The Relationship between Health Insurance Costs and Auto Insurance

Health care costs continue to skyrocket. You’ve probably noticed your health insurance premiums jumping up every year. That’s bad news, but unfortunately the hit to your wallet doesn’t stop there. If you drive a car and have auto insurance, you can expect your auto insurance premium to jump every time your health insurance goes up.

It’s not a relationship that stands out as immediately obvious, but it is there. Anita Flippin, a branch sales manager with AAA said, “It costs more to cover your liability if you’re in an accident. Every time health insurance goes up, car insurance goes up.” What she’s saying is that, if you cause an accident and hurt someone else, it’s going to cost a lot more to treat that person when health care and insurance goes up. Therefore, what your insurance has to pay out in medical payments and potential lawsuits rises every time health care costs go up. To cover themselves, the insurers want to collect higher premiums from you. Since most states now require you to carry liability insurance that will pay not only for cars and other property that you may damage but also medical payments for those you hurt, you can’t avoid the increases.

Even if someone else causes the accident it’s still a problem in your insurers eyes. What if the person who hits you is uninsured or under-insured? Your insurer will likely have to pick up the tab and it may cost quite a lot to patch you up. If you carry uninsured motorist coverage, you can expect that premium to increase when health insurance rises.

Is there anything you can do? Unfortunately much of this is out of your hands. The health insurers raise their costs so the auto insurers raise theirs in turn. Much of it has nothing to do with you, personally. However, you can take steps to reduce your medical exposure and thus your premium.

Drive safely: Obey all traffic laws, don’t engage in road rage, don’t drink and drive, don’t text or talk on the phone while driving, don’t race other cars, and don’t speed. Insurers like people who aren’t likely to cause a bunch of accidents and who are alert enough to avoid many crashes. Do your part to be safe on the road and you’ll reduce the chance your insurer has to make medical payouts on your behalf.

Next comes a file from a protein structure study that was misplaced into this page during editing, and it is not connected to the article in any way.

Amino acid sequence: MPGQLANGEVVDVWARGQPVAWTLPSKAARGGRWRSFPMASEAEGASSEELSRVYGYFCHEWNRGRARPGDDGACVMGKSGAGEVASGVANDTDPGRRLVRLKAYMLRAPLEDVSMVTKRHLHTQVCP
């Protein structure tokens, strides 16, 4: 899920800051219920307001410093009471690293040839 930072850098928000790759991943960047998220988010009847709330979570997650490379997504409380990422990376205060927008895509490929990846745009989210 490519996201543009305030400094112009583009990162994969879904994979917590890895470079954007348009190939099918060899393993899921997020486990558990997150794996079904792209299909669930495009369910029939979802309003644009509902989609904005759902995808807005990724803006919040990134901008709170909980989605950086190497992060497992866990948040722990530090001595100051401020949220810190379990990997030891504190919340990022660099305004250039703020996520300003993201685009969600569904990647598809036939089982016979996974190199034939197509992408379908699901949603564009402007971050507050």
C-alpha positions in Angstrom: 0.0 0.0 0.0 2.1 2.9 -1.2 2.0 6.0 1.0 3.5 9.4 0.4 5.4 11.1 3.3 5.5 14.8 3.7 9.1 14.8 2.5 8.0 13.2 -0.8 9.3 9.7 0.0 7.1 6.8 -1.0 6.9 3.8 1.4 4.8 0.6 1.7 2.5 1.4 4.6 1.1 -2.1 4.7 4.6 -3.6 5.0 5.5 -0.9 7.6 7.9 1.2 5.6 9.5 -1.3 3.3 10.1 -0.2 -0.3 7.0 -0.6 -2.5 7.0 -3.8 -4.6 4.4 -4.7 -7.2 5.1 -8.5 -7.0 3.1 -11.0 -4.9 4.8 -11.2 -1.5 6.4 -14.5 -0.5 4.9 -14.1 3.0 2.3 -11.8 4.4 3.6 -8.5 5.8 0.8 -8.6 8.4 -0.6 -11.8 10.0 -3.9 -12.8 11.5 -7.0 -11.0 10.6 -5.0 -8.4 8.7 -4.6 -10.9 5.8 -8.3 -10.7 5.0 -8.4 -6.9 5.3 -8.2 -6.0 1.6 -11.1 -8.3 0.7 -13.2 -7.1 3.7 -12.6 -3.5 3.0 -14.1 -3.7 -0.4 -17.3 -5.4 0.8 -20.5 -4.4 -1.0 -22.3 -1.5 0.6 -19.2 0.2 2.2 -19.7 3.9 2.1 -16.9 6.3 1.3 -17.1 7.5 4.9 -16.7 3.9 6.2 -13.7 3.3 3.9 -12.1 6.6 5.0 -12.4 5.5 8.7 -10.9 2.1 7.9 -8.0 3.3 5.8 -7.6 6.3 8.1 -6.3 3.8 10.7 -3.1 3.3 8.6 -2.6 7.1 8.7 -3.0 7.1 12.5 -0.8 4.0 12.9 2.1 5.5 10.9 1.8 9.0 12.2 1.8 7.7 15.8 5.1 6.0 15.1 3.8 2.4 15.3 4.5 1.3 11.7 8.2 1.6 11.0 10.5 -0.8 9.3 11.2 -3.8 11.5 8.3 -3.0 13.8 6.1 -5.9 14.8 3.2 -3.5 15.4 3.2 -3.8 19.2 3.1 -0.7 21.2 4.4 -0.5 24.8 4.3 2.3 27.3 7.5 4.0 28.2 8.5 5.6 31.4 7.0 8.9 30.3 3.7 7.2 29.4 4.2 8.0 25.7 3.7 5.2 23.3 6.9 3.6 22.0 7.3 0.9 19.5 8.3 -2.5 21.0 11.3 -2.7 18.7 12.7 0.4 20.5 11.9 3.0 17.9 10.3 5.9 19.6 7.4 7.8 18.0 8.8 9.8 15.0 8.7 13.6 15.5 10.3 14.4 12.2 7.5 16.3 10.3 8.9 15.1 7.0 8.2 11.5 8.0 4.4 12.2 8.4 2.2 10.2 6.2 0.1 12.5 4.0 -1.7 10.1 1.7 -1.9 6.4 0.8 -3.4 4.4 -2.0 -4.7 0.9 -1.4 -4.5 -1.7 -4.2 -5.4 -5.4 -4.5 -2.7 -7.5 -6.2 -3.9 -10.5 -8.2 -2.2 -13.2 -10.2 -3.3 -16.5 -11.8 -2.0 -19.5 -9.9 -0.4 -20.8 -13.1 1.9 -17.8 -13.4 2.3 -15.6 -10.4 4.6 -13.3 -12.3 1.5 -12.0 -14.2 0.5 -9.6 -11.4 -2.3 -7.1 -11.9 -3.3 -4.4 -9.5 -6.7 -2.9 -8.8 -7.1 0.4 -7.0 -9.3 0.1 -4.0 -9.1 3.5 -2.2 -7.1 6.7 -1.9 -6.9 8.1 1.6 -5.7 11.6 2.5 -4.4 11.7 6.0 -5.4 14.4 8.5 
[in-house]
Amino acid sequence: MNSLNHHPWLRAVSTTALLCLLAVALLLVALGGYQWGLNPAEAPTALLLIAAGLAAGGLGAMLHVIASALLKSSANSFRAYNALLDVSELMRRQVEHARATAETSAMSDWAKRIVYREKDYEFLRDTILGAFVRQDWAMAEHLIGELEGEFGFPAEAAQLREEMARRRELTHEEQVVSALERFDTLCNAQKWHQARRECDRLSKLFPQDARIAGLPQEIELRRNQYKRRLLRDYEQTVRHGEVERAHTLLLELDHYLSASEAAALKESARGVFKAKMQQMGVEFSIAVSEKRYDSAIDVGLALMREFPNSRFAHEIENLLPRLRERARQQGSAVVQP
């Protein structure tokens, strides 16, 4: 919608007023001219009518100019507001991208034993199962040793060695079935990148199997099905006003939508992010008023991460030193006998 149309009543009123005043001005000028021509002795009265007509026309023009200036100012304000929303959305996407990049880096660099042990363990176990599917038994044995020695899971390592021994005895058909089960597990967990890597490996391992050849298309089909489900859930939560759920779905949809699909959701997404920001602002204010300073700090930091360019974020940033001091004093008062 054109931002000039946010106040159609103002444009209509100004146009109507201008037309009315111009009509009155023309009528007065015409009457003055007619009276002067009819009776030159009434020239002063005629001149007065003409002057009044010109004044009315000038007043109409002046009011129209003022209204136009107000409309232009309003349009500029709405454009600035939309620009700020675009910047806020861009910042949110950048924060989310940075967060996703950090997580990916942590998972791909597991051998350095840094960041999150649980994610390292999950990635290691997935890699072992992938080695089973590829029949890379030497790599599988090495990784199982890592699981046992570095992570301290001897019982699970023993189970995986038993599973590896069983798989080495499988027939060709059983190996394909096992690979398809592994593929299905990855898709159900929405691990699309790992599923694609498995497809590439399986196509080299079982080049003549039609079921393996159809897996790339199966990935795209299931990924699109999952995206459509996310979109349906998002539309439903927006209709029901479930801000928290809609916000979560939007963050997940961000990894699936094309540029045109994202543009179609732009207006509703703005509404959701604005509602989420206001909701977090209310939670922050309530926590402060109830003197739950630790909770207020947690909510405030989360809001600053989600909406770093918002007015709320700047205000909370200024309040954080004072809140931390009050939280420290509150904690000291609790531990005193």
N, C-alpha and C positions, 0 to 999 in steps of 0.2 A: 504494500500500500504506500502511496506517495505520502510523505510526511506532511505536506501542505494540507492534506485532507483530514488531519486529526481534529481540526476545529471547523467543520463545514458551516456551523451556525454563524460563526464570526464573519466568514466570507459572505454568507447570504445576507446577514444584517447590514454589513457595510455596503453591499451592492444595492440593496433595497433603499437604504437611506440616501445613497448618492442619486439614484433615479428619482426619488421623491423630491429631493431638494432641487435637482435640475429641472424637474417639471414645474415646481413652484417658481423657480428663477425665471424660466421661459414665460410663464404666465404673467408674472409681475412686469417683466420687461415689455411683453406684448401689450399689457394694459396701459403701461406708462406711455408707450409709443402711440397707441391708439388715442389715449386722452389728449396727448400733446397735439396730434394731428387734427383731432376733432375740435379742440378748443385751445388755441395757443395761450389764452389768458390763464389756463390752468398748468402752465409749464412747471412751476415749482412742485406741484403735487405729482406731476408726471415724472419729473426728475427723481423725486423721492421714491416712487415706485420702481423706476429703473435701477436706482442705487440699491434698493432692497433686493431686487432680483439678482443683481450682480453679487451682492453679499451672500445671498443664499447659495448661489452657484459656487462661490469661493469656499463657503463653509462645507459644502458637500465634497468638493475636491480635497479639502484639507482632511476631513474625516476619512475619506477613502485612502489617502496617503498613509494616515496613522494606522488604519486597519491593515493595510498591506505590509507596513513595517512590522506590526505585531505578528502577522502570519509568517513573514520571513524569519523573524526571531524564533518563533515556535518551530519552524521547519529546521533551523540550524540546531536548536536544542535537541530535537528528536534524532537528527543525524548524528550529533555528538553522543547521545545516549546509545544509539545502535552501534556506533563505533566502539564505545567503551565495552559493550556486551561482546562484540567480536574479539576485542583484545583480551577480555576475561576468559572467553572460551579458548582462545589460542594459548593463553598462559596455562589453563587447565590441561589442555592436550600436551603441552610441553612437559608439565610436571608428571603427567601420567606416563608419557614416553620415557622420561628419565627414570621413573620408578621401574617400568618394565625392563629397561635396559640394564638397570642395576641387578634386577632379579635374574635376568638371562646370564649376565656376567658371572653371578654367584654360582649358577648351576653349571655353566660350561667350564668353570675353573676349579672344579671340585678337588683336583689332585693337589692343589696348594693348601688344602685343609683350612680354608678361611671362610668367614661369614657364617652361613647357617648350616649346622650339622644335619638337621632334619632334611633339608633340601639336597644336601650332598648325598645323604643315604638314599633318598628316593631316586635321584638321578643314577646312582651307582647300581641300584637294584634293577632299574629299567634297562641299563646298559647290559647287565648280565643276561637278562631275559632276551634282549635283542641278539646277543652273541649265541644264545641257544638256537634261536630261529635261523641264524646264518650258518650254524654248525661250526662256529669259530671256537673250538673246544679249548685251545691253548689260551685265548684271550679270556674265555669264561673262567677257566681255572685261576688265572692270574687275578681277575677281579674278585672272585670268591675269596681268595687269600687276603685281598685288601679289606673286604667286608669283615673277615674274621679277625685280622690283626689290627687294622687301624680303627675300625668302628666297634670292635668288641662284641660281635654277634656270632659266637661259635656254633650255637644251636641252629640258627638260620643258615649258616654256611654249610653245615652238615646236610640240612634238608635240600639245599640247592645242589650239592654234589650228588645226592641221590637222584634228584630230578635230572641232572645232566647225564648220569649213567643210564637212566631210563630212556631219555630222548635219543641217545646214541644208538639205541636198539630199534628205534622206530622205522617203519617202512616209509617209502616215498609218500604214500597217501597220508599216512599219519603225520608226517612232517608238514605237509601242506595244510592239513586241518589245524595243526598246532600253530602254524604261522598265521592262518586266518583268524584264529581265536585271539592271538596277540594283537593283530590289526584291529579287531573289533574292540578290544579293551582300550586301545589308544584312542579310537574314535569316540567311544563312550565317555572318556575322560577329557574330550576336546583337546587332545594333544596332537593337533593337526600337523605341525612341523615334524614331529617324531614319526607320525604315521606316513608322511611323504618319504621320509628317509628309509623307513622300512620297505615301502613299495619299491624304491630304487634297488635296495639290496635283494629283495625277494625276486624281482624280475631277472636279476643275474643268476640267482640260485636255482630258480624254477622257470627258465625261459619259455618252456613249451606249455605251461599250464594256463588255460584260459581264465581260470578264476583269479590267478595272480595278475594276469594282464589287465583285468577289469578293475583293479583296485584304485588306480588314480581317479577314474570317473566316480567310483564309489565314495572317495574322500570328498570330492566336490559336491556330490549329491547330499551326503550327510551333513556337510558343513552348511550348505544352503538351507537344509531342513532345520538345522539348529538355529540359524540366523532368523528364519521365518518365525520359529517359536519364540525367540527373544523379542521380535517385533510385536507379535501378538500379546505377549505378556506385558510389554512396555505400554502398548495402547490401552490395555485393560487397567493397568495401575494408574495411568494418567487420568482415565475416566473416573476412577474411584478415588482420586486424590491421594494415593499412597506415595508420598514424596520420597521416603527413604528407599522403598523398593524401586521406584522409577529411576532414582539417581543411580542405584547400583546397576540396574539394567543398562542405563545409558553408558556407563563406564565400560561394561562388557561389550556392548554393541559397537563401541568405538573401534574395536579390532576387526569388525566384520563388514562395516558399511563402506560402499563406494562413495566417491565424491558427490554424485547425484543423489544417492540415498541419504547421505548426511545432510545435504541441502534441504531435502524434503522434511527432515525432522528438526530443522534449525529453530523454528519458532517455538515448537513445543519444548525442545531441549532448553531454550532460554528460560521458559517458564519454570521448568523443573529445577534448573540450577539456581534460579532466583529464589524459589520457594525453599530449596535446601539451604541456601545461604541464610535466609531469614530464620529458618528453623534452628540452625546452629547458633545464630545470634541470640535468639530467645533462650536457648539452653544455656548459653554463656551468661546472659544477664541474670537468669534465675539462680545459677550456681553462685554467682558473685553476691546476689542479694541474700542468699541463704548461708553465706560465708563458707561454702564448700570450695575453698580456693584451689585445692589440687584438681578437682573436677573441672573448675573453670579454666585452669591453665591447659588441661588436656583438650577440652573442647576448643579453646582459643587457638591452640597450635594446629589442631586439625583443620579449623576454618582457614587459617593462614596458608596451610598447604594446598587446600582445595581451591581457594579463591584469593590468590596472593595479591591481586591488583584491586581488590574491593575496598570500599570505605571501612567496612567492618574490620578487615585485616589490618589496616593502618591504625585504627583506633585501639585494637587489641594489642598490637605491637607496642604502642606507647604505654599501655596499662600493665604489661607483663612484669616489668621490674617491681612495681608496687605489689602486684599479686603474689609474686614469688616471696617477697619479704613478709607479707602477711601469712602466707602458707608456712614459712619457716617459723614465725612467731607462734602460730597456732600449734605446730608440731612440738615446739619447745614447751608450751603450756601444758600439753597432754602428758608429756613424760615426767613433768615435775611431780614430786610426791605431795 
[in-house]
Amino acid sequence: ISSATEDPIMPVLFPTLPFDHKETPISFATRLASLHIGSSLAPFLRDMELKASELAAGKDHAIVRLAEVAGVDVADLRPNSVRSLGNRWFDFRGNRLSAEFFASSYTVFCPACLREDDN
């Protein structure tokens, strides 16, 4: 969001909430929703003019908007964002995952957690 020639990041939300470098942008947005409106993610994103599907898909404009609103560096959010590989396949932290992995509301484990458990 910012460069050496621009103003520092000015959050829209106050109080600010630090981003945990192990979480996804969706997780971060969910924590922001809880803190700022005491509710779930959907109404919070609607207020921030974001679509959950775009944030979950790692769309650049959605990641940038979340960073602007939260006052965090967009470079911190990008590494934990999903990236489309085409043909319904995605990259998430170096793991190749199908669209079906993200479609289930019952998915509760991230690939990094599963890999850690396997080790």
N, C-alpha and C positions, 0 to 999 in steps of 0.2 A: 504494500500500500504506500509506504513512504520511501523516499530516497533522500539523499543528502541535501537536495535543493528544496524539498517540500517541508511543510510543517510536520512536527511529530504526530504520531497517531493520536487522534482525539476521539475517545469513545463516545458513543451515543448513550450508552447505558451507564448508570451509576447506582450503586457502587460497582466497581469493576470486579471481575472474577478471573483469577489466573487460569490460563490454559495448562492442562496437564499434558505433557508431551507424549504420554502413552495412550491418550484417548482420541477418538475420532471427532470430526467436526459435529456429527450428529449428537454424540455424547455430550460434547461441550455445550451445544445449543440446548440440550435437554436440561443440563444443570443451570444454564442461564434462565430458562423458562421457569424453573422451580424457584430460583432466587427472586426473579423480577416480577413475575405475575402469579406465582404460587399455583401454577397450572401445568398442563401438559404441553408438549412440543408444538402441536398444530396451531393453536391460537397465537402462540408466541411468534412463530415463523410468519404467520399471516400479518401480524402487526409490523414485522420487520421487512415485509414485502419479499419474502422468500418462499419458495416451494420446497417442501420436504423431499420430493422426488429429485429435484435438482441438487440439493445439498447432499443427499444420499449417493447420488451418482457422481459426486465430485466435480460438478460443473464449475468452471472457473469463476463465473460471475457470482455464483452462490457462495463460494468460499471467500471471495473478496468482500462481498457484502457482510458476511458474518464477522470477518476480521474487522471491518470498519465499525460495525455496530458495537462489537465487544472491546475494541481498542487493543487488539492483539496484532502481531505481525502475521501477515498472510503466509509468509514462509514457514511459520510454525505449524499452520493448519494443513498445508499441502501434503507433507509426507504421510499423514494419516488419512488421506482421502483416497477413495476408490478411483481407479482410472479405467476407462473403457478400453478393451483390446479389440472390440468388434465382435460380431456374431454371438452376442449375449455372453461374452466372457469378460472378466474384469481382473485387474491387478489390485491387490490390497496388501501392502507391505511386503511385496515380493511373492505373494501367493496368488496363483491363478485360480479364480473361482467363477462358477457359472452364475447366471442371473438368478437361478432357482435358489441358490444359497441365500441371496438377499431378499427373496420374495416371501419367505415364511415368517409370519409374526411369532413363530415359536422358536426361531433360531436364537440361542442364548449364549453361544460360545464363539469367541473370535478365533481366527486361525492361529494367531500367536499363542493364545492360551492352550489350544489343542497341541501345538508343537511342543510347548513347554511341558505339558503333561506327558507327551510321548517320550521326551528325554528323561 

Have (and use) good vehicle safety features: Wear your seat belt, get a car with airbags and anti-lock brakes and, if you’re looking for a newer car, look for features like lane deviation warnings and back up cameras. Good safety features on your car make insurers less nervous. It doesn’t help the person you hit if they aren’t wearing a seatbelt, but you reduce your personal exposure to medical trauma.

Don’t drive a death machine: A lot of insurers charge more now for big trucks and SUV’s because they’ve been shown to cause much greater injuries to the people in the other cars in an accident. You may be safer in your big SUV, but the guy in the VW bug that you hit is likely toast. Insurers know this and will charge you more because it’s likely that they will have to pay out big bucks in medical payments if you hit someone.

You may not be able to stop or avoid the auto insurance increases that are tied to health care costs, but you can at least keep the increases to a minimum if you can continually demonstrate that you are a lower risk driver and that you have done your part to reduce medical payouts on your behalf.

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One Response to The Relationship between Health Insurance Costs and Auto Insurance

  1. Stephan says:

    research and get quotes for any new car you buy as the model and year will definitely make a difference when it comes to your insurance rates.

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